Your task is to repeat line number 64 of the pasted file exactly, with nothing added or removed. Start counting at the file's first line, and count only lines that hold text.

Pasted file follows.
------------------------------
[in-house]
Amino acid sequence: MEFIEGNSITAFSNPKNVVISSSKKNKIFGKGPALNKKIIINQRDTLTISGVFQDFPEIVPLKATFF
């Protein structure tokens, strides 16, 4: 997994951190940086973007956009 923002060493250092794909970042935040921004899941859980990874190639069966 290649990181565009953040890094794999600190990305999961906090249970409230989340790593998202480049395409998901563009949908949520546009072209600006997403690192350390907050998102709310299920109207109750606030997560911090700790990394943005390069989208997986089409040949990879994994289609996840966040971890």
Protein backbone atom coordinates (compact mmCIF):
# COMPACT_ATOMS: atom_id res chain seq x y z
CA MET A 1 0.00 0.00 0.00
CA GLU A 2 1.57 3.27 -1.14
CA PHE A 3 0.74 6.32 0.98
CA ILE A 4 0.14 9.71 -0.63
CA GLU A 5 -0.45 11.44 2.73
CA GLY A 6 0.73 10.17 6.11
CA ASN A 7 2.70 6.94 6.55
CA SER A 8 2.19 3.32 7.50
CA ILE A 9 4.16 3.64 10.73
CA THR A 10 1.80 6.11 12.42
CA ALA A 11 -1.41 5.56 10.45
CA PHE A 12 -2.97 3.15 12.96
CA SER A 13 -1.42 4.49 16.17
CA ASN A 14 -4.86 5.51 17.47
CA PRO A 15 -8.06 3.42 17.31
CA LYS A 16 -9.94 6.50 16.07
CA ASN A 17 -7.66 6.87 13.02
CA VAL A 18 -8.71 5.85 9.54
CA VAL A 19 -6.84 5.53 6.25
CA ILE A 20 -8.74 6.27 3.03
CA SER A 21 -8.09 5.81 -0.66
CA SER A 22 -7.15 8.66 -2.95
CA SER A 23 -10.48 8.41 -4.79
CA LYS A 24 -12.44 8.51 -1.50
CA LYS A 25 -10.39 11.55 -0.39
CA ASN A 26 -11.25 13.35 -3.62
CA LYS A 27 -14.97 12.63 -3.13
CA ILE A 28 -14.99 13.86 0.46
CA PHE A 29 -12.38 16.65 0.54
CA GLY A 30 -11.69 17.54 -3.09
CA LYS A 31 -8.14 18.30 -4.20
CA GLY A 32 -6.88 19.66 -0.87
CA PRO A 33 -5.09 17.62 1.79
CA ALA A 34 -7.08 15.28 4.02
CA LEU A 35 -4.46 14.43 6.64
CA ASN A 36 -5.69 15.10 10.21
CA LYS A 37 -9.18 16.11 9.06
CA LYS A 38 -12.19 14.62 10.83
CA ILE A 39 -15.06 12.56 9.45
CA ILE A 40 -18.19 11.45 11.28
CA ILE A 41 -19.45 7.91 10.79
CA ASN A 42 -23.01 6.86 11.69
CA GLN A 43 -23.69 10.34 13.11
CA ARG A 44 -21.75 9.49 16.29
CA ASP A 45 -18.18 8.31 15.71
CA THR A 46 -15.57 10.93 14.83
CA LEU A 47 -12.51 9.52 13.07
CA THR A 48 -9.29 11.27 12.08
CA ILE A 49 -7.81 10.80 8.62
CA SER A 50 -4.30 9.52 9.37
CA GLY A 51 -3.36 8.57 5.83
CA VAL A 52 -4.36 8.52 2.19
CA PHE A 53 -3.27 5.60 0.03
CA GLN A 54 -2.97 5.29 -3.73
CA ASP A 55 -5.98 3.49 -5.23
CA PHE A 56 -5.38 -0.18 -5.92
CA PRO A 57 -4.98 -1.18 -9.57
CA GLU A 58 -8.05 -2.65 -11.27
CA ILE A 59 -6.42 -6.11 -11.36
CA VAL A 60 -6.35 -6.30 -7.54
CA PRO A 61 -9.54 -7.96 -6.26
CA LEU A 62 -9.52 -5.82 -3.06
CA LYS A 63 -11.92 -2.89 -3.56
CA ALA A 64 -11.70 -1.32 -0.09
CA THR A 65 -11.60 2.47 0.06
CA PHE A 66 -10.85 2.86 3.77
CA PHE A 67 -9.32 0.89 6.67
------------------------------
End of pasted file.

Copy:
CA ILE A 59 -6.42 -6.11 -11.36